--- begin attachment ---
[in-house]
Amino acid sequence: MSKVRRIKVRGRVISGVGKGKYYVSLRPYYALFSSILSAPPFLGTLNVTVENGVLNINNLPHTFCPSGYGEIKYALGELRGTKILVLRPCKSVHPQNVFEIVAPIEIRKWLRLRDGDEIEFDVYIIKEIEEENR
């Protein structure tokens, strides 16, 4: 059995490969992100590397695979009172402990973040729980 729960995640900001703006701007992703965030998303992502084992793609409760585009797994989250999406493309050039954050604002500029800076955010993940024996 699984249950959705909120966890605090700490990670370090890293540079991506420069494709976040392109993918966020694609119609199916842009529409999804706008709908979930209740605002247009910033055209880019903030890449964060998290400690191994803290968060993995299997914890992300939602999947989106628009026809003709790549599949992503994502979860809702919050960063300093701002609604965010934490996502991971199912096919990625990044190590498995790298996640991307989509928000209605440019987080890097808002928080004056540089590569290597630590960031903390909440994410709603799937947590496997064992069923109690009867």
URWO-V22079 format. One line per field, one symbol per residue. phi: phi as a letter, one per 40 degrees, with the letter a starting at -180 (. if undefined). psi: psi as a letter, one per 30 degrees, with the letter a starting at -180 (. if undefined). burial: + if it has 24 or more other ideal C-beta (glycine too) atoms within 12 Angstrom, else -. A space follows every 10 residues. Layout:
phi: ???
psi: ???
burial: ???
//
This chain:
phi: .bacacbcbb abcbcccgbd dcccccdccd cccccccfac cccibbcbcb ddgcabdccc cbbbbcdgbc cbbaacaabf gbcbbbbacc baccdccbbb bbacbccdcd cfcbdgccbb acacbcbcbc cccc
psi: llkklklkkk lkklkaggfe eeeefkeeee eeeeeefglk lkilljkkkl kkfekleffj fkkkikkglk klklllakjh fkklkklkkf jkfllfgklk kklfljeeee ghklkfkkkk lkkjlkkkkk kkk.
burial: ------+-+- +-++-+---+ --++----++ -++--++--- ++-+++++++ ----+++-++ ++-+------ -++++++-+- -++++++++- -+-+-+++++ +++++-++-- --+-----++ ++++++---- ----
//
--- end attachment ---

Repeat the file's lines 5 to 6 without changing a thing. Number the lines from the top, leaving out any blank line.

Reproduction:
phi: ???
psi: ???